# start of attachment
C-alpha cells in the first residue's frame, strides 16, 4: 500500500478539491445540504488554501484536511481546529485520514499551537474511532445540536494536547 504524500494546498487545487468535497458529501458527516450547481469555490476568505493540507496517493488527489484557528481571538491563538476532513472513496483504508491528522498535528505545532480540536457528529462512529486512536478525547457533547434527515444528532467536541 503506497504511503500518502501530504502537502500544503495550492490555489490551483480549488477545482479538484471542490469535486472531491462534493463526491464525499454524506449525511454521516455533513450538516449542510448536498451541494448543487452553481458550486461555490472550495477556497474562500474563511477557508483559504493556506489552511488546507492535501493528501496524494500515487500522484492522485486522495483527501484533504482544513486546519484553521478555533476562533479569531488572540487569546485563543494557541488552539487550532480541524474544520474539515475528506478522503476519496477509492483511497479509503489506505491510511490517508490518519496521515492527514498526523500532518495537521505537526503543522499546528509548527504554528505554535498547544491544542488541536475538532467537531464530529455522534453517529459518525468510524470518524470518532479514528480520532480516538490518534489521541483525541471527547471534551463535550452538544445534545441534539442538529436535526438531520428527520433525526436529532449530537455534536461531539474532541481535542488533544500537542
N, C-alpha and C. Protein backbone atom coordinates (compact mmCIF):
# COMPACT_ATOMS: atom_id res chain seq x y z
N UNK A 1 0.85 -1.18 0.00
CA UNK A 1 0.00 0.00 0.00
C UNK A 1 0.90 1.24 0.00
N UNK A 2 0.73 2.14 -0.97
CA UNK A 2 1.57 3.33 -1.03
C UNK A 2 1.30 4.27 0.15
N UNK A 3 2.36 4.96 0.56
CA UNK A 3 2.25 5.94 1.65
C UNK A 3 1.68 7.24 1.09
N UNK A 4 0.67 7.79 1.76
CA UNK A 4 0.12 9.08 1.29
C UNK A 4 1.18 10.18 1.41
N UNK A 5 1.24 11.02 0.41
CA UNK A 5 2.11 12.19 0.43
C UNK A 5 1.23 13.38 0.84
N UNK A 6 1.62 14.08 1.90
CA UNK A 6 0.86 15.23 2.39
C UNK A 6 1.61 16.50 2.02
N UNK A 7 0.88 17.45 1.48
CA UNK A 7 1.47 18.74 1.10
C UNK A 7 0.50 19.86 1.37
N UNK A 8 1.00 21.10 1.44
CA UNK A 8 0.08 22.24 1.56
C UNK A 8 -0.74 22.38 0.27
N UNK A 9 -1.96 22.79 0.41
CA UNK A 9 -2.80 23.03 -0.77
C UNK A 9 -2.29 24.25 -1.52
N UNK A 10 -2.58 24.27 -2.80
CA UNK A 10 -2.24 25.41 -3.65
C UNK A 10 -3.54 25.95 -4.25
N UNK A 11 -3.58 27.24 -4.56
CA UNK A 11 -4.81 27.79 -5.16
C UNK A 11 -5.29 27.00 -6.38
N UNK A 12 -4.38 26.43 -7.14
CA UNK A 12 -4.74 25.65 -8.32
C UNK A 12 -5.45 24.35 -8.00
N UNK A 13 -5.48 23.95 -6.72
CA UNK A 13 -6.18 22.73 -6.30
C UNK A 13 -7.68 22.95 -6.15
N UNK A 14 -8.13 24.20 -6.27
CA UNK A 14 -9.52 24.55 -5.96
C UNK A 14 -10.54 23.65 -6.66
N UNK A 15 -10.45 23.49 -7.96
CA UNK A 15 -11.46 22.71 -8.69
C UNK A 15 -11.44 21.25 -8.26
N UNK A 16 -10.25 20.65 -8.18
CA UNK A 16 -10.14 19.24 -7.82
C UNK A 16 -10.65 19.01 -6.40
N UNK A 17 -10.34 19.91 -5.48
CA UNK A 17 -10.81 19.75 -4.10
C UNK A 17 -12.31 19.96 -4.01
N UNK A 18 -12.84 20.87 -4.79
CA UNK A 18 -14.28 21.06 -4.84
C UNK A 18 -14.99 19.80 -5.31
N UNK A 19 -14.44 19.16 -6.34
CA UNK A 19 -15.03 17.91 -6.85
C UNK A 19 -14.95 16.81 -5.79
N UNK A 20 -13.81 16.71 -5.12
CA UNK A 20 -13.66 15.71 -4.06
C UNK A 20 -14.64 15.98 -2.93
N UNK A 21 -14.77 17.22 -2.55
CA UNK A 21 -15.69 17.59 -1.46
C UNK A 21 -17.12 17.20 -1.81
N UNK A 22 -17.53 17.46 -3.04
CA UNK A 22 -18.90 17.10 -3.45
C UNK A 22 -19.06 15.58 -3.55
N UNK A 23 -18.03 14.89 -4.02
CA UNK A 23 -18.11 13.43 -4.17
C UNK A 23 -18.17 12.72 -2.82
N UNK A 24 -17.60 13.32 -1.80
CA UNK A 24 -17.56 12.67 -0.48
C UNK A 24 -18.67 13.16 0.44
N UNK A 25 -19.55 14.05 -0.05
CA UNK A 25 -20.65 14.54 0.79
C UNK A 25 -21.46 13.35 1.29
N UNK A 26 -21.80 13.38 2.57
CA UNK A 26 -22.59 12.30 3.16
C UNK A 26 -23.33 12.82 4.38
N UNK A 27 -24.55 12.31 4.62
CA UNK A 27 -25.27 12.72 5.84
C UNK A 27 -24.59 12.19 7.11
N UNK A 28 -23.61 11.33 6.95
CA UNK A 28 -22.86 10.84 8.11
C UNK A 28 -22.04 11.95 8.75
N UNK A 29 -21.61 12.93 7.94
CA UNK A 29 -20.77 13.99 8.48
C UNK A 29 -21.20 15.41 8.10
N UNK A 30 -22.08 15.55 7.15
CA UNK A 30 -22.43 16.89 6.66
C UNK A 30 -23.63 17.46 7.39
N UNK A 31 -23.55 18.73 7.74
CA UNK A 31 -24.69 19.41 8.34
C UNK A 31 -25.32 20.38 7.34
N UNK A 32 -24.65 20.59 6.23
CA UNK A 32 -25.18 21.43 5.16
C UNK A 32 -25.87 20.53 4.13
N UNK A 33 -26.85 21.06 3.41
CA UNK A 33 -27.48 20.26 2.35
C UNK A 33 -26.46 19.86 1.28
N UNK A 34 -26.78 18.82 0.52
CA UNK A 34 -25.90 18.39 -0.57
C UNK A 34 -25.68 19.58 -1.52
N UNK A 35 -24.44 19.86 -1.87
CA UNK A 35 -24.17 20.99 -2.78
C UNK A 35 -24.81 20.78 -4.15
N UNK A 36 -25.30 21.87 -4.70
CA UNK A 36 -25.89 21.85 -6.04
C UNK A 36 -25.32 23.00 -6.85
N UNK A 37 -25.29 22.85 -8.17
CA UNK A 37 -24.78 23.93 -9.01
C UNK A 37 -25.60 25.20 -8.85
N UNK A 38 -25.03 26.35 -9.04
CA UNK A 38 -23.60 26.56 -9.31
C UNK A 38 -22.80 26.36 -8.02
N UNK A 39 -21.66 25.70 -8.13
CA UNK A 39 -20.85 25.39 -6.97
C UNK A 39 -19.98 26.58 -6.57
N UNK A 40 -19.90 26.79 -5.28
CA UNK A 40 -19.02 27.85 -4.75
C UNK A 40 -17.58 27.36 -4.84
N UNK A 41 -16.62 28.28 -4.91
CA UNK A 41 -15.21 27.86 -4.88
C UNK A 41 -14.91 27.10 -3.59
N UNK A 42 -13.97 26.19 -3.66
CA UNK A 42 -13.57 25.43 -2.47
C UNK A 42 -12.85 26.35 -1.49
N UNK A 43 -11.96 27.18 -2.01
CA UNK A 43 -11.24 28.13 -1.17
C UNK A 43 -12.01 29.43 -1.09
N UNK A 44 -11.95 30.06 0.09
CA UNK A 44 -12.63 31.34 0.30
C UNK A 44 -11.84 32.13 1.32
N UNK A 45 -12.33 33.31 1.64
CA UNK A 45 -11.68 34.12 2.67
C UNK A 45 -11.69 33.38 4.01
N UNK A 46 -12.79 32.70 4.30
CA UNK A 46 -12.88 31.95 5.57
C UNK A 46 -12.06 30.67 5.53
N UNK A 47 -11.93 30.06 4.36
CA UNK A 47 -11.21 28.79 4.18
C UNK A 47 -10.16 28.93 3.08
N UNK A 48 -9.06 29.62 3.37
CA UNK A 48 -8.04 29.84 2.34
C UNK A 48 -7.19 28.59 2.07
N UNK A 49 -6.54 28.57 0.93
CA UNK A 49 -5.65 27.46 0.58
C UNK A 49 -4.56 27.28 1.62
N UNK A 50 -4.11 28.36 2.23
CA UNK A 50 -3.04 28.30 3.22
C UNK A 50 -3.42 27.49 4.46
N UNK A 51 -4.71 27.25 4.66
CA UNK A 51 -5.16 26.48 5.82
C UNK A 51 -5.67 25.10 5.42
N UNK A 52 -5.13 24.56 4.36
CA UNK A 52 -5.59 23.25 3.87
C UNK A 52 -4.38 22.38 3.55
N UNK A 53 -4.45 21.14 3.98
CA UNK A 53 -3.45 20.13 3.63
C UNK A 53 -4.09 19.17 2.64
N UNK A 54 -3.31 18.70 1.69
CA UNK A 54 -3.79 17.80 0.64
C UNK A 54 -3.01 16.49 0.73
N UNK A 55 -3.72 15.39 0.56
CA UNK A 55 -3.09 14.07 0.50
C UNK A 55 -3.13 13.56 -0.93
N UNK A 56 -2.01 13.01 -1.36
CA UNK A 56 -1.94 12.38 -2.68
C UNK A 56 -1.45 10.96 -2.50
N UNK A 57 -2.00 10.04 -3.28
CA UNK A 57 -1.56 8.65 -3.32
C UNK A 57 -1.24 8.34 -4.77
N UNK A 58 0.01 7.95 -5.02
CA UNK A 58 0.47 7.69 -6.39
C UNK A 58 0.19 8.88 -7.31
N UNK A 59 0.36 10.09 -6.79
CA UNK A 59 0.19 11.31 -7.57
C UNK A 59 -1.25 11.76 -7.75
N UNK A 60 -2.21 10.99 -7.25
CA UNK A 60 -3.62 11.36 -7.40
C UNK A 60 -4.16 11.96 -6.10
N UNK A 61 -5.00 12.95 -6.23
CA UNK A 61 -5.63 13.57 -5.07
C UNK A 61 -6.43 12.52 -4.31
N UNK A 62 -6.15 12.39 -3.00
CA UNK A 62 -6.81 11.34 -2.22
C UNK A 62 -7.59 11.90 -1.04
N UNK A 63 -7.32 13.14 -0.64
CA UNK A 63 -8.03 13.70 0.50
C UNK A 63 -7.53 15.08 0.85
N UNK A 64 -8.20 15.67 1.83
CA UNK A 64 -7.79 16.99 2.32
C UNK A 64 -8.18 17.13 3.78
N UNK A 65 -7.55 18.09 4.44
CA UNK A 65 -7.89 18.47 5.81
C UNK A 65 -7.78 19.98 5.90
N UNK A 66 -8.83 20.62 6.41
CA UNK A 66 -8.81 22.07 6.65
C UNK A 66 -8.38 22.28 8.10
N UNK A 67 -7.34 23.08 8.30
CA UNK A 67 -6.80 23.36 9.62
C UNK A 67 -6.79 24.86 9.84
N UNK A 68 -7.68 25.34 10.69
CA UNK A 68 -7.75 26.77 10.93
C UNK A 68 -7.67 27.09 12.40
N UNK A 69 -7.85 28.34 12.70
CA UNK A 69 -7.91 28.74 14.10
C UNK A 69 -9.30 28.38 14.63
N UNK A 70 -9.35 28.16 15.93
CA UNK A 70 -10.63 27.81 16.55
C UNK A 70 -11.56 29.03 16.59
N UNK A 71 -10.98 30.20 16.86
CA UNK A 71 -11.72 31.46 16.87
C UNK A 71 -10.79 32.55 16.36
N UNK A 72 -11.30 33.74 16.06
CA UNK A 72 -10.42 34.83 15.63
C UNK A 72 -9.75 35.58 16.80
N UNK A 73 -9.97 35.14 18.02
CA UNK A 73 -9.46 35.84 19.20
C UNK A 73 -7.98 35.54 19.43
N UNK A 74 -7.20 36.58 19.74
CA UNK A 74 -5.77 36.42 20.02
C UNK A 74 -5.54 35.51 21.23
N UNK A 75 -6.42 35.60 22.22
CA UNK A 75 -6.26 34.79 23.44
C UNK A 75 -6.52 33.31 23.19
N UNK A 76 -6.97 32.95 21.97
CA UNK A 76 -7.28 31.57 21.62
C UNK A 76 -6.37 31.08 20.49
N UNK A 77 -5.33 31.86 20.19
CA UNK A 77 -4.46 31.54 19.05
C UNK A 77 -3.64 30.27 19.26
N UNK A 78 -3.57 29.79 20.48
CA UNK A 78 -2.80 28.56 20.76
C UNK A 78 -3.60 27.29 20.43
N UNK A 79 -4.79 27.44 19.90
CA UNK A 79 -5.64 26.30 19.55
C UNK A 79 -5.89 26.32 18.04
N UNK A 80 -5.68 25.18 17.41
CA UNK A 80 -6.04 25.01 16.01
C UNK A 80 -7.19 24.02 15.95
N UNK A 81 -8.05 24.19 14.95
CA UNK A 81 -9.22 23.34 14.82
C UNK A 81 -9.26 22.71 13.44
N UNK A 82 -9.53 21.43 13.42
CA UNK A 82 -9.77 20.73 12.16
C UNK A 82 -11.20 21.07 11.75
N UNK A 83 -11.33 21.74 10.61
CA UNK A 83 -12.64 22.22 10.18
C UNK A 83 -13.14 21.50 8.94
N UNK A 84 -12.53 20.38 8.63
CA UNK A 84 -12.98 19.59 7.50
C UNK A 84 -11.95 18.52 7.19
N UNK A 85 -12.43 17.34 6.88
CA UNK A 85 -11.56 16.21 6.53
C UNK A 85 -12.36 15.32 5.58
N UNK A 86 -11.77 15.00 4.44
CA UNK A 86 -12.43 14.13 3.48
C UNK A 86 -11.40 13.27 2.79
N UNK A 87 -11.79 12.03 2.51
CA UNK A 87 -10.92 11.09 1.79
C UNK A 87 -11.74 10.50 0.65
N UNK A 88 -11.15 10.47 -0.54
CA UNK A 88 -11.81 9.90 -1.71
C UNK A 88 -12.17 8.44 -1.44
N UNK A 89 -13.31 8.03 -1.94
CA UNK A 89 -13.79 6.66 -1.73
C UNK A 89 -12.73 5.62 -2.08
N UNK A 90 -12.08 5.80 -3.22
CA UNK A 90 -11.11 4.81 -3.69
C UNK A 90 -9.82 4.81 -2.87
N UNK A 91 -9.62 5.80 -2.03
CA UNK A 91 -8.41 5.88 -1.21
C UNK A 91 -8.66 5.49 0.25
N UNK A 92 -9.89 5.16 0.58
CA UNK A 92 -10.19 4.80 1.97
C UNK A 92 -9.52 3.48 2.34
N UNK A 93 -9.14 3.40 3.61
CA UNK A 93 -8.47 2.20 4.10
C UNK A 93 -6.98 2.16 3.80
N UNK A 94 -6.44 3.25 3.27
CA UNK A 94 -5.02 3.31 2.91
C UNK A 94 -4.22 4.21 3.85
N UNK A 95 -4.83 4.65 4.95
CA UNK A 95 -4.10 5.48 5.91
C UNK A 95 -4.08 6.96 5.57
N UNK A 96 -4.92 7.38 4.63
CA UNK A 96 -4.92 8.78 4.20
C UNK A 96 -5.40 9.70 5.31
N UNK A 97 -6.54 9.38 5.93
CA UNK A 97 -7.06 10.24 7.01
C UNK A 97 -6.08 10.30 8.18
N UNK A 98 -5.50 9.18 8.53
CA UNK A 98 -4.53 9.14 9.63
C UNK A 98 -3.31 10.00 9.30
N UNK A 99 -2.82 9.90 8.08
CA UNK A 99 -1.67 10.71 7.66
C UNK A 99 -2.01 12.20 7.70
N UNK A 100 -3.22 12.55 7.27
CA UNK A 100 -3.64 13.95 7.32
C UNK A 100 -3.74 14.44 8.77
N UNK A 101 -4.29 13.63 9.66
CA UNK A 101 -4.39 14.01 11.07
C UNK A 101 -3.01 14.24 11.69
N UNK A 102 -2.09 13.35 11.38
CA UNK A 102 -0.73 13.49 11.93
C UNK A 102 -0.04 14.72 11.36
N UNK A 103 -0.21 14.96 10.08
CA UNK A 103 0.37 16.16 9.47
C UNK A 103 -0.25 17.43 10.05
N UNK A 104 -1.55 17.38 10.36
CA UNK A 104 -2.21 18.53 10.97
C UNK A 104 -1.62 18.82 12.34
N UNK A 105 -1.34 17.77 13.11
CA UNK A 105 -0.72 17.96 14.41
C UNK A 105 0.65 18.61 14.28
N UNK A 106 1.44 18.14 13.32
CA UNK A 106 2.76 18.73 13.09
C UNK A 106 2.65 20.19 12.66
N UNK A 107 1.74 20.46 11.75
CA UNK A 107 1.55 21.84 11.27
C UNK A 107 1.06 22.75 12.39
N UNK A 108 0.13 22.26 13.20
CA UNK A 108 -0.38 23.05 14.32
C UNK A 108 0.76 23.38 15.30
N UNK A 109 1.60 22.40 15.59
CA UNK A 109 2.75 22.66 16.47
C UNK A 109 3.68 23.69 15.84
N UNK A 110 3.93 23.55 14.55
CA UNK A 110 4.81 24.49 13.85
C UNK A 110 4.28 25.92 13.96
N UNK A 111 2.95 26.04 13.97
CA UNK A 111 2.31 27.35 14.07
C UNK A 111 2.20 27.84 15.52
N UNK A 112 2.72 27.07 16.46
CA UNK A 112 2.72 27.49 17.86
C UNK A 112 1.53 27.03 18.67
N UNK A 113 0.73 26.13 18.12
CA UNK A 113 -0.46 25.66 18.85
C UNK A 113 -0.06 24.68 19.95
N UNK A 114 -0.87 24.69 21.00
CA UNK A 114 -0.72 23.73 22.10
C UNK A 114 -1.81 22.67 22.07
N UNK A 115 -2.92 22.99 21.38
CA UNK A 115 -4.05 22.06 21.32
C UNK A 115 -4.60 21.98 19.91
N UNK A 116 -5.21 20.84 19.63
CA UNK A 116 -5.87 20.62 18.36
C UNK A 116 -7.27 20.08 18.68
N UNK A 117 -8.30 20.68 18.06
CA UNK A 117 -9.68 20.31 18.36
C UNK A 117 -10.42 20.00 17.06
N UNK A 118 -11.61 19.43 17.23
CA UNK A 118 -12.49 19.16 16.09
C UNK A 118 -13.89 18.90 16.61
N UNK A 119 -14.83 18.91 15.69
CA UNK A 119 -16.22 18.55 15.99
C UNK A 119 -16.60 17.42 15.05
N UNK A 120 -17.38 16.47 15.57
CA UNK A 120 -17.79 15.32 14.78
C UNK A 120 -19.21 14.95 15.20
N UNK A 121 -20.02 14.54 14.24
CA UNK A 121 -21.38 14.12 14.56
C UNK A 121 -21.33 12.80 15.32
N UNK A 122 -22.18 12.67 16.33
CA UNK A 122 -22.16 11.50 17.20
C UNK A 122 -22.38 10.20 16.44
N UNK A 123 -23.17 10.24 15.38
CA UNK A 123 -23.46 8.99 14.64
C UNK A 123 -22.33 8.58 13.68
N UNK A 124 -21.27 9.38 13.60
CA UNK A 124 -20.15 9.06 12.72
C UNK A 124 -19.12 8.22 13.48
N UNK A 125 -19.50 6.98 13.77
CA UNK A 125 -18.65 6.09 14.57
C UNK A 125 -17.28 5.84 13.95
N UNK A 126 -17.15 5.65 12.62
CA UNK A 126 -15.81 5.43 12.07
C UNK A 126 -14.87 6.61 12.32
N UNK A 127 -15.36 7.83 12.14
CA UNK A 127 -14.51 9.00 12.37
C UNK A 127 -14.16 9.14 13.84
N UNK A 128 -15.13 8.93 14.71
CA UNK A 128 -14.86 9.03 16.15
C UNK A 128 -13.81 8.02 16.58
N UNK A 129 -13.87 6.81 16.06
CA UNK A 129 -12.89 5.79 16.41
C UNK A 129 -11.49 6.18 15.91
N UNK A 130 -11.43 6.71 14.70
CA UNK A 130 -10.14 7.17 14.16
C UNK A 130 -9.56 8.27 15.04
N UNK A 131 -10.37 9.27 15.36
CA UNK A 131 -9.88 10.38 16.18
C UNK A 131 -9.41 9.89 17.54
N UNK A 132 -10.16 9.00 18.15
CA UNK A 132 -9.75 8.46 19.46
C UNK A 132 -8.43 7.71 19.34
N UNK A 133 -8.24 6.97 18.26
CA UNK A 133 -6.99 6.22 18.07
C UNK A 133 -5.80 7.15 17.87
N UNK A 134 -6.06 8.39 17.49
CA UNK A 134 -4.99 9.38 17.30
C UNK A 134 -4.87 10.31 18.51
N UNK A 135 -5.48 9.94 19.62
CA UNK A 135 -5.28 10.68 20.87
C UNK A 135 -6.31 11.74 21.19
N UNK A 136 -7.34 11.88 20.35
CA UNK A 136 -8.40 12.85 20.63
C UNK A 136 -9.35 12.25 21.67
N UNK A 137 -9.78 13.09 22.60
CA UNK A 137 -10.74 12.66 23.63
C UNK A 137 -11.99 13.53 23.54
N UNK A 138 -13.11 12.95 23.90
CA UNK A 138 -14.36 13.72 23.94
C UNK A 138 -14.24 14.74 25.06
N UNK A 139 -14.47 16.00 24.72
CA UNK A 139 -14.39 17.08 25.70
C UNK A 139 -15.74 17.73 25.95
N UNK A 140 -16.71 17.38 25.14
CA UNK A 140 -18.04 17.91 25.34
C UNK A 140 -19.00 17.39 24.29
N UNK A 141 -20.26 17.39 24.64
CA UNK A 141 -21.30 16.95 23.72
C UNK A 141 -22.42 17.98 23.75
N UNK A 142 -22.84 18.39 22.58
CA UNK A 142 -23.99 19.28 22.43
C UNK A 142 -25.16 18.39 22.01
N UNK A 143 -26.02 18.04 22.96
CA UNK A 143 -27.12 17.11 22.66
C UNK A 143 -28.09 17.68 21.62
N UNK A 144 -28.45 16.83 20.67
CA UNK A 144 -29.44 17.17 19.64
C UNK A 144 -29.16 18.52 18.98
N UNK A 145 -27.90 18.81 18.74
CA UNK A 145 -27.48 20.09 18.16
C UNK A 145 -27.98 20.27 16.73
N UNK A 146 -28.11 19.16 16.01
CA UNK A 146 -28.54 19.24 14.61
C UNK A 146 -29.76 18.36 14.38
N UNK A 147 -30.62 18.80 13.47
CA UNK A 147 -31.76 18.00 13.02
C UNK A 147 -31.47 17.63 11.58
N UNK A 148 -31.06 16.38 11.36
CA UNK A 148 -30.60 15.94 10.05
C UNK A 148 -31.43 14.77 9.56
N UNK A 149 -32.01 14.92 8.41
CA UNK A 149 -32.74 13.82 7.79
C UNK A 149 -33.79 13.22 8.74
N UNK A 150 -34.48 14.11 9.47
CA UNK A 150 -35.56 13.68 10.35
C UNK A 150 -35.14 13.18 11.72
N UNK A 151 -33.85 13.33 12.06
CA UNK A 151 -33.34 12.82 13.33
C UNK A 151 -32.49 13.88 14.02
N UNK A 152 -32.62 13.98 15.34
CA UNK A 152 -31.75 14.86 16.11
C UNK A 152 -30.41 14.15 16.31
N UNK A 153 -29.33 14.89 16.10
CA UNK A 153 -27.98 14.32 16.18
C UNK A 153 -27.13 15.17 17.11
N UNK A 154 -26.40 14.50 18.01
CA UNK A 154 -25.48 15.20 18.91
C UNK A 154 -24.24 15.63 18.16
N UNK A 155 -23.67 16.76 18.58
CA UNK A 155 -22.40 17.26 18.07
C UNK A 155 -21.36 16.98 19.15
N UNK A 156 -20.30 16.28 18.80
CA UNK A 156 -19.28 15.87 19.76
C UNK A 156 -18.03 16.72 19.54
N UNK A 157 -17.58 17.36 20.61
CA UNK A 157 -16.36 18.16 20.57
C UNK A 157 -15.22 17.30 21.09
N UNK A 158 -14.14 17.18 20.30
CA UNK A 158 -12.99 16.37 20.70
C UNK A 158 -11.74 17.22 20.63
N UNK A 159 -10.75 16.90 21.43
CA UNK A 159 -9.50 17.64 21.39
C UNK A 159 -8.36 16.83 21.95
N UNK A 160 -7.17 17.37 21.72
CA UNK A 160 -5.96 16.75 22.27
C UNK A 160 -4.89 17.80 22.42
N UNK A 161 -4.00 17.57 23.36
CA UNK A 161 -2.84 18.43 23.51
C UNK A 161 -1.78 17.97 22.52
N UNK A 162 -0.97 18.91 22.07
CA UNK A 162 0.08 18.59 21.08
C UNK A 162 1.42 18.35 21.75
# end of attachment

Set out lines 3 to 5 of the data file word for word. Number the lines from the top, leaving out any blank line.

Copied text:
# COMPACT_ATOMS: atom_id res chain seq x y z
N UNK A 1 0.85 -1.18 0.00
CA UNK A 1 0.00 0.00 0.00